What’s the Public’s responsibility in pet homelessness?

Who is responsible for the millions of shelter dogs and cats?

The first lines of this blog post, about robbing banks, caught my eye. Intrigued, I went on to read the entire entry. The crux of the post: The No Kill movement does and should focus on shelter reform because shelters are the ones killing innocent animals. The writer makes several great points, one of the main ones being this: Good sheltering practices are integral to saving the lives of dogs and cats and reducing the number of homeless pets.

The writer and I not only agree on the need for well-run shelters, we both want to see far fewer animals languishing there. We’re both ardent supporters of comprehensive spay/neuter campaigns and better pet-retention programs. We both have explicit expectations of the shelters charged with protecting, caring for, and re-homing our animals.

Where we differ is with the role of the of the community, what happens outside the shelter. I believe we — the public — must take further responsibility when it comes to ensuring an acceptable future for homeless dogs and cats. The writer argues that because shelters are the ones killing animals, shelters (not the public) are where we need to most concentrate our efforts. The public, she says, is already doing enough:

“We’ve done a really good job pointing out that most members of the public are responsible.”

According to a study by the National Council on Pet Population Study and Policy (NCPPSP) and published in the Journal of Applied Animal Welfare Science (JAAWS), the reasons animals are surrendered to shelters run the gamut, from no time to no money to no room for the litter. Moving usually tops the list (often a new landlord doesn’t permit animals). My guess is that behavior issues (in addition to biting) are also a big factor; of those surveyed, 96% had not taken their animal to any sort of training class.

Life is unpredictable. Stuff happens. We all need help from time to time — I get that. But the above indicates that the public, while perhaps a responsible lot in general, could be bit more proactively so in this area. In other words, if you’re committed enough to bringing home a pet today, you need to be committed enough to caring for him tomorrow. A dog or cat is a member of your family — yep, that’s what they are, not alarm systems or temporary entertainment or lawn ornaments — and it’s your responsibility, John Q., to provide for them as such.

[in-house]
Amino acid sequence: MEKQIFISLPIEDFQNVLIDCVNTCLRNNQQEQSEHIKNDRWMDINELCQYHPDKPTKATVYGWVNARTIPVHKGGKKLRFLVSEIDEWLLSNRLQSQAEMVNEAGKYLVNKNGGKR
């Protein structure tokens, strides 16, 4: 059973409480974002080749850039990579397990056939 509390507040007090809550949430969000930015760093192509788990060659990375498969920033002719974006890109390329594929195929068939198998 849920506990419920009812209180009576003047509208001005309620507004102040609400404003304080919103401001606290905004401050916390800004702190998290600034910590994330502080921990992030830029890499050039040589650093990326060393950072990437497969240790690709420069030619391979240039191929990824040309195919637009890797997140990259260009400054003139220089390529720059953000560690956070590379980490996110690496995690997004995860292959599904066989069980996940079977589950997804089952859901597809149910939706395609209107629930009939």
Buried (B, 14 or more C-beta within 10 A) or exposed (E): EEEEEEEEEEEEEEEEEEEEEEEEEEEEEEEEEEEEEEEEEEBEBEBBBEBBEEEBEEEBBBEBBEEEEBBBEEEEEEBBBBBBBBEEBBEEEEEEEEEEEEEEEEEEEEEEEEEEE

Plan for their well being, mental and physical. Have contingencies in place in case of emergency. If you’re aware of how babies are made, it’s your responsibility to spay and neuter your pets. Should your local shelter make it easy and cheap? Yes, ideally. Still, is it your responsibility, ultimately? Yes. Ditto for planning for the time and financial aspects of pet care.

The writer goes on to assert:

“Animals are being killed by shelters, so that’s where we must focus our most intense efforts. Those other efforts [spay/neuter, TNR, etc.] are important in the long run, but they will not save the lives of pets in shelters right this minute.”

I understand her point. While we scratch our heads over the right strategies, animals die. But is putting the bulk of our efforts toward trying to catch the overflow really a sustainable approach? Relying on the safety net — which is what our shelter system was meant to be for homeless animals — quickly overwhelms our safety net. That doesn’t mean we don’t build better safety nets, but wouldn’t it make sense to reinforce vulnerable spots along the way?

Asking the public to take responsibility is not the same as blaming them for society’s troubles. Hospitals encourage patients to take their medication to avoid greater health care costs. Legislators make it illegal to drive drunk or behave recklessly in other ways. We expect parents to take care of their children. In all areas of our lives, we own our actions just as we work to improve the institutions and situations around us.

Should shelters be doing all they can to stem the flow of intake and get animals adopted into good, committed homes? Yes. Do they have an ethical obligation to do all they can, now, to keep them there? Absolutely. Does the public bear any responsibility in this effort? Of course. To pretend otherwise is irresponsible on everyone’s part.

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